I took advantage of the long Columbus Day weekend to park myself on the couch and catch up on some reading, which was divine. Well, except for the part when I sat too long and my left arm felt numb and I feared I was having a stroke. Anyway, below are mini reviews.
Shock Wave by John Sandford
Someone in a Minnesota town doesn’t want a new PyeMart superstore built so he/she blows up a conference room at the store’s headquarters and then its construction site. Virgil Flowers, an agent with the Minnesota Bureau of Criminal Apprehension, gets sent in to investigate two possible groups—local business owners who’d be ruined by the store, and fishermen who fear PyeMart would pollute the river. The heat intensifies when more bombs go off, including one that’s too close to Virgil.
This is my first time reading a Flowers book and I found him engaging. He’s a surfer dude who’s not only offbeat in his personal style, he uses unusual methods to solve the case. He does market research to find suspects, sending out a survey to a cross section of townies asking them who they think the bomber is. The dialogue is often funny, which is especially welcome since the crimes are brutal and cause multiple fatalities. The revelation of the bomber’s identity didn’t cause any shock waves, but the book is a quick, entertaining read. Nerd verdict: Catch the Wave.
Call Me Princess by Sara Blaedel
Copenhagen detective Louise Rick is called in when a woman is savagely raped after a date with a man she met online. Louise soon discovers he’s a serial rapist, preying on lonely women on matchmaking websites while remaining maddeningly elusive. He leaves behind no physical evidence and the victims can’t provide a good description for the police to issue a public warning. The case becomes even more complicated when one of the rapist’s victims dies and Louise’s best friend Camilla starts dating a man she found online.
Louise seems capable enough for the most part—this also applies to Blaedel—and the procedural moves along at a decent clip until the anticlimactic denouement falls apart from too many holes. Louise doesn’t take certain actions that a good police officer, or any reasonable civilian, would. It seems that some things occur because they’re necessary to move the plot forward but aren’t supported by logic. Some of the best thrillers I’ve read this year are Scandinavian—I highly recommend Jussi Adler-Olsen’s The Keeper of Lost Causes and Lars Kepler’s The Hypnotist—but this one, an international bestseller that’s second in the Louise Rick series and first to hit our shores, doesn’t hold up. Nerd verdict: Dropped Call.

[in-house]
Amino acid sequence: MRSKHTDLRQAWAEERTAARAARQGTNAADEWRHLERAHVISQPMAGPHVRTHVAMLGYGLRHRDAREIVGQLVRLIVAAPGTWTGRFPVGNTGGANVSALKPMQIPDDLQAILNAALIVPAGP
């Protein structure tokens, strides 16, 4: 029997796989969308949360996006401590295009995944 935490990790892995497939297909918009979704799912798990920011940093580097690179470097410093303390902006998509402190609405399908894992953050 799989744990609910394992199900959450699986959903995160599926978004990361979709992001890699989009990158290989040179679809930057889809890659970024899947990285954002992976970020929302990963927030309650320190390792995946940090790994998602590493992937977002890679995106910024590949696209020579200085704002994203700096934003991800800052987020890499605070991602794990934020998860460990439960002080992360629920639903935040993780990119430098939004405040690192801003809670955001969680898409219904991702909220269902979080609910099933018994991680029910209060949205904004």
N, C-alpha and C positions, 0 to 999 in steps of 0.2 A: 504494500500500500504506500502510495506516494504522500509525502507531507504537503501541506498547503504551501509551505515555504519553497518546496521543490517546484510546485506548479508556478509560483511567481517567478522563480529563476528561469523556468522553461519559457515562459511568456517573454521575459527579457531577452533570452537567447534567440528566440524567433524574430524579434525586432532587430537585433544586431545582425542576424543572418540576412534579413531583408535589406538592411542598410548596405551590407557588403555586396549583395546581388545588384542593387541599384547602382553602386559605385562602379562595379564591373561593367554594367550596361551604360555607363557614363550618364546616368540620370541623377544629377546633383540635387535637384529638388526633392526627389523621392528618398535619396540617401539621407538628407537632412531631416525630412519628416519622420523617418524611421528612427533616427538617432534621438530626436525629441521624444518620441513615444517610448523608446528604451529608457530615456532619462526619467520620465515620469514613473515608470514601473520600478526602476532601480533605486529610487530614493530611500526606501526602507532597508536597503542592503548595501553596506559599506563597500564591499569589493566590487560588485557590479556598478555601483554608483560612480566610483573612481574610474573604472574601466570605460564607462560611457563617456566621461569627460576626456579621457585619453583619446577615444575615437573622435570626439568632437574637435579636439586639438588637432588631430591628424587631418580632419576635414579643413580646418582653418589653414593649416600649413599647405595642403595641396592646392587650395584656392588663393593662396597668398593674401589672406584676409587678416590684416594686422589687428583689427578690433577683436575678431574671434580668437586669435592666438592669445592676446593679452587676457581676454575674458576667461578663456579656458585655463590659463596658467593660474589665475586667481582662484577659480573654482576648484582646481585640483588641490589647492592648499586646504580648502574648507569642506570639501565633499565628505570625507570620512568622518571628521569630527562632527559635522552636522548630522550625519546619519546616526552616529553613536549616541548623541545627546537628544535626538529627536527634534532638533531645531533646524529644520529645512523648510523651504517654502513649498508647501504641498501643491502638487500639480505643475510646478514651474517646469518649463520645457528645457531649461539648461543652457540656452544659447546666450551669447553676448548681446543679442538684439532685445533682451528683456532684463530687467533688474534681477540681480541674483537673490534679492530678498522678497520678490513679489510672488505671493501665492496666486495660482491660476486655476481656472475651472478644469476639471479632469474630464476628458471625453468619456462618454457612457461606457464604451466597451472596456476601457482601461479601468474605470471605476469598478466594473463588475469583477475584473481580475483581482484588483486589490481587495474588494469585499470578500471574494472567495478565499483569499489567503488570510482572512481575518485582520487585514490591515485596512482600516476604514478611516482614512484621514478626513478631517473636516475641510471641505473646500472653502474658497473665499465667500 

The Last Letter from Your Lover by Jojo Moyes
What? I know this isn’t crime fic, but I’m a multifaceted person with many interests, one of which is the art of writing letters. I’m old-school that way and enjoy sending handwritten notes whenever I can. I go into stationery stores to fondle Crane paper and drool over fountain pens. But enough about that.
This novel is divided in two parts. The first takes place in the 1960s, with Jennifer, a young married woman, waking up in a hospital with injuries and amnesia. When she goes home, she finds passionate love letters, signed simply “B,” hidden in her belongings. Though her husband seems like a nice man, she knows instinctively he didn’t write the letters and she sets out to find the person who did. She unearths some answers, but they’re not happy ones. Cut to 2003, when a young journalist named Ellie finds a file full of the same letters in the archives of the newspaper where she works. With her job and love life on uncertain ground, she decides she must solve the mystery of what happened to the lovers.
Usually, if I get a whiff of a cheesy romance, I’m outta there, burning skidmarks in the parking lot. But if a story is skillfully told and a relationship depicted well, I’m all in. Moyes writes the love letters with just the right touch of ardor without going over the top into eye-rolling territory. B’s letters read like a man wrote them, with words conveying more emotion than any emoticon ever could. Moyes makes this clear when Ellie gets texts from her married lover and spends hours obsessing over what “Later x” really means.
The author somehow manages to make me not condemn the adulterous Jennifer—no small feat—without conveniently portraying her husband as a creep. Ellie’s a bit frustrating, though, with her neediness toward a married lover who is a jerk. But she redeems herself, and the ending carries enough emotional weight that all is forgiven. Nerd verdict: Emotional Letter.
What are you reading?